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( n1 - a n2 )

Day number to printable date string, format 25.12.01; as 12.25.01 after USA


( d - a n )

Ticks to printable time string. Each tick 53.333ms or 1 sec


(  -    )

Enable timer 3 overflow interrupt


(  -    )

Disable timer 3 overflow interrupt


(  -    )

Print current date in format 25.12.01; as 12.25.01 after USA


(  -    )

Print current time in format 17.09.55


( n - day,mth,yr)

Day number to date


( d - sec,min,hr)

Ticks into normal units


( - n )

Date in days since 1.01.84


( - d )

Ticks into the day; double word


( - a )

Variable containing day number since 1.01.84


( d - )

(#TIMING.TDS) Delay by 32-bit number d units. One unit =  814ns. (real time)


( d - n )

Date formatted as 25.12.01 to day number; as 12.25.01 after USA


( day,mth,yr - n)

Normal units to day number


( d - )

Set time from double no, format 17.09.30


( - a )

Variable containing minutes into the day


( u - )

Delay by 0 to 65535 ms (software loop)-about twice the time with TDS2020DV in place)


( u - )

(#TIMING.TDS) Delay by 1 to 65535 ms (real time)


( d - )

Set date from double no, format 25.12.01; as 12.25.01 after USA


( - t )

(#TIMING.TDS) Returns real time as 48-bit 2's complement number repeating every 7 years


( u - )

Delay by 1 to 65535 units. One unit approx 0.8�s (2.0�s with TDS2020DV in place)


( n - )

NMI will occur after n seconds. n=1 to 99


( sec,min,hr - d)

Converts normal units to ticks


( - a )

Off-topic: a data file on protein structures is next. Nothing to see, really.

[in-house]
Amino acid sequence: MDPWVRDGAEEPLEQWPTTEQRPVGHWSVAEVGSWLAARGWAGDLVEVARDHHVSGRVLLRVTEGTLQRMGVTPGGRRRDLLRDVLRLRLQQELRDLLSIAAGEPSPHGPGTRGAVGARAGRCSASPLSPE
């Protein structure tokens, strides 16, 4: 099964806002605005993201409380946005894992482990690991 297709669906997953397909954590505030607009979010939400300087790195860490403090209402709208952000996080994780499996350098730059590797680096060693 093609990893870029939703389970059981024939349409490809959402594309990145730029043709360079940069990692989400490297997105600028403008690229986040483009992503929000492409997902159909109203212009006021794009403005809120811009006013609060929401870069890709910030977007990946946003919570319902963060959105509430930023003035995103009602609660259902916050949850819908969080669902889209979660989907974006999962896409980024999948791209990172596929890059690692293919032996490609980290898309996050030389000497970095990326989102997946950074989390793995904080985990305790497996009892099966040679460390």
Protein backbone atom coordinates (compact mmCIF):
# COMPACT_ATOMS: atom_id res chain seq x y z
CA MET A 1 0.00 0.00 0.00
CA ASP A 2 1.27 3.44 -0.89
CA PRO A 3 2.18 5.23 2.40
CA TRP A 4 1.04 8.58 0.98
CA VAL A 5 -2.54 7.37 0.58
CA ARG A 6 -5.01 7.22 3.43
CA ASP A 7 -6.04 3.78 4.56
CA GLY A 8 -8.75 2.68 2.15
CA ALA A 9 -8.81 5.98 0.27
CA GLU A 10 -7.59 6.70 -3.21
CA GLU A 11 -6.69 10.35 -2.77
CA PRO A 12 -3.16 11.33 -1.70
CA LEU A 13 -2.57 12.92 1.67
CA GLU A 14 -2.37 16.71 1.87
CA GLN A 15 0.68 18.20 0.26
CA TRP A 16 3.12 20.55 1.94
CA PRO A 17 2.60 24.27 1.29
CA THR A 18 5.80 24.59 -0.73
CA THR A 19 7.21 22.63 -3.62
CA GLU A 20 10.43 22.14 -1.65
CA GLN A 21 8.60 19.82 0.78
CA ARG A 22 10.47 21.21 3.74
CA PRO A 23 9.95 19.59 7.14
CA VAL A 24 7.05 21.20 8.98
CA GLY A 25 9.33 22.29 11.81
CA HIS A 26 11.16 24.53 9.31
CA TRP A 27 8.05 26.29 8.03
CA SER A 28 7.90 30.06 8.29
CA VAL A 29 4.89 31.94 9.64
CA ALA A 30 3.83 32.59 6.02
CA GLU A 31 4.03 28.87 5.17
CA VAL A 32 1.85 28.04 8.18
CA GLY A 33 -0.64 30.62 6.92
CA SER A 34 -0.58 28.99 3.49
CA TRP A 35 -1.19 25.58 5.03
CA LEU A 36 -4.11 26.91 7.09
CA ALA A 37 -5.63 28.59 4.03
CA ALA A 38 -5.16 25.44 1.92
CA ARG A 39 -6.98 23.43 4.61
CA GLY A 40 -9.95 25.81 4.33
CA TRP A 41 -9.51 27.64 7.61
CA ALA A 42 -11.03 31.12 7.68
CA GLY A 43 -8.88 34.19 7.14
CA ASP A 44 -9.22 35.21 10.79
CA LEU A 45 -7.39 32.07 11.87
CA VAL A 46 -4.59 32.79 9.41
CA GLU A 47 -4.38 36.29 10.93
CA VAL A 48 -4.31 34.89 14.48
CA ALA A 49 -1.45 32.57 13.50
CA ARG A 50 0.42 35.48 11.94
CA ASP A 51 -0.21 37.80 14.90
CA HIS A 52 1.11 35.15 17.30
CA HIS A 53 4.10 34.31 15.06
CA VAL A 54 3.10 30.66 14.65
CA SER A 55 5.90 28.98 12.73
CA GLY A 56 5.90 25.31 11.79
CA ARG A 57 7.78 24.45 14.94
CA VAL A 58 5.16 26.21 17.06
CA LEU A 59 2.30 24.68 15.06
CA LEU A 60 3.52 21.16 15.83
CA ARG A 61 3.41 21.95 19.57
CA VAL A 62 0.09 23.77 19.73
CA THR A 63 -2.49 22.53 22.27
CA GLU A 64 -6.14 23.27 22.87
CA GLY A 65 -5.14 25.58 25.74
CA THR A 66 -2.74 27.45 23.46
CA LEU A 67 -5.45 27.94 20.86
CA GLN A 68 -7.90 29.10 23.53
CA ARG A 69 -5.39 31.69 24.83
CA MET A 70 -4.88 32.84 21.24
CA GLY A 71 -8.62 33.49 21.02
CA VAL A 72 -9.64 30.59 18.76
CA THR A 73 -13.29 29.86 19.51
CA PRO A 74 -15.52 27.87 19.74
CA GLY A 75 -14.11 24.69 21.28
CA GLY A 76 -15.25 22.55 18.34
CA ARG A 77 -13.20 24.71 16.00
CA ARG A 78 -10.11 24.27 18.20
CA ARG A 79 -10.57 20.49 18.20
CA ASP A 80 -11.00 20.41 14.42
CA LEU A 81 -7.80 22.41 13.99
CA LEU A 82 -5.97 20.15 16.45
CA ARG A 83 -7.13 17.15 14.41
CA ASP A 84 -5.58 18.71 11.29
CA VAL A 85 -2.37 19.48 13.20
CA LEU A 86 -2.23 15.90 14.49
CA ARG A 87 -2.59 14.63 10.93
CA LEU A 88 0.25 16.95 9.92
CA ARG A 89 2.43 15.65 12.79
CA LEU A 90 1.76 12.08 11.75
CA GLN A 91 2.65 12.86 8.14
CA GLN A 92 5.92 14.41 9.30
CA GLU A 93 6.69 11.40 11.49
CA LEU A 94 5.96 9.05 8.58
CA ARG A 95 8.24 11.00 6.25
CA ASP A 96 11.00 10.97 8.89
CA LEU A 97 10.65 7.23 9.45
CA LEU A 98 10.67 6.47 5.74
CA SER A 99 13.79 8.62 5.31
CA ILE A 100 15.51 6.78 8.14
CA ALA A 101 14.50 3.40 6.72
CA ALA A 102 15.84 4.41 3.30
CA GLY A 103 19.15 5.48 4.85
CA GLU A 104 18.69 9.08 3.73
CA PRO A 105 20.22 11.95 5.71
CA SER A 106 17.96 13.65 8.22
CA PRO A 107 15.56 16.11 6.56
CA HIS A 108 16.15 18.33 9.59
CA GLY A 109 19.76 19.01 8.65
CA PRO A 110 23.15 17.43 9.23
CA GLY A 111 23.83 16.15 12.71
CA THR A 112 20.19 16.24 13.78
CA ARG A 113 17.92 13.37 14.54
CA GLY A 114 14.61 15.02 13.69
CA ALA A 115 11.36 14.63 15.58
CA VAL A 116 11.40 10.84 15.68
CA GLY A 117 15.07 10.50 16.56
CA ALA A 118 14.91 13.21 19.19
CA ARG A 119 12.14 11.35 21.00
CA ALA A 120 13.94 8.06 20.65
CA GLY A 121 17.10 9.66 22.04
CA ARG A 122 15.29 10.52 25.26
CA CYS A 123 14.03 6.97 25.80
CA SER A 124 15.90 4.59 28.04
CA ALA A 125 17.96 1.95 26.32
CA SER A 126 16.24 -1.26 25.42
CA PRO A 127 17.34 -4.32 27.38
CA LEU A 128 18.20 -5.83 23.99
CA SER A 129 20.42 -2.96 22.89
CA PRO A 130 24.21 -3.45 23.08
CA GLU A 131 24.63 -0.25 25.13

Variable containing parts of a minute (1125 ticks per minute)


( - sec,min,hr,

Returns all six values


   day,mth,yr )



(  -    )

Alters DMY NOW (DATE) .DATE to USA format


(  -    )

Set PCF8583 chip from on card time system


(  -    )

Set on-card time system from PCF8583 chip


( u - )

Delay by 1 to 65535 units. One unit approx. 26�s (54�s with TDS2020DV in place)




Keep TDS2020F in synchronism with national time



standards by telephone or radio transmissions.






Day-of-week, day-of-year and week number diary calculations.



Gives three independent tones generated under interrupt.


There are two timekeeping mechanisms on TDS2020F:



PCF8583 clock chip on the I2C bus maintained by a battery on the TDS2020BYN (piggyback) or TDS2020BYD (separate) battery board or external battery.


Operates entirely by software. Does not work when the power is off or in standby.


In an application needing non-volatile date and time use the words NOW and HRS to set the current date and time in the board clock, then use W! to transfer a copy to the chip clock. For example at 9pm on Christmas Day evening:


25.12.01 NOW   21.00.00 HRS W!


If you now switch off, the board clock will be lost but a battery connected to pin VBATT (z3) will maintain the chip clock. When you power up again the board clock will have the default date and time of 1.01.84 and 00.00.00. Use W@ to set the board clock from the chip clock. The board clock can be seen most easily with .DATE and .TIME which display via the serial port to your terminal (unless EMIT is redirected).

The reason for this scheme is to avoid delay in obtaining time. Using the board clock an application can tell the current moment to the nearest microsecond.

To keep the clocks in synchronism we suggest that an application uses W@ at regular intervals (say once per hour or day) at a moment its execution time of about 4.2ms will not be important (7.4ms when using the TDS2020DV development board).


Execute USA before any use of dates to change the format manipulated by DMY NOW (DATE) and .DATE . The above example becomes:


12.25.01 NOW   21.00.00 HRS W!


and when the date is retrieved with .DATE the response is 12.25.01.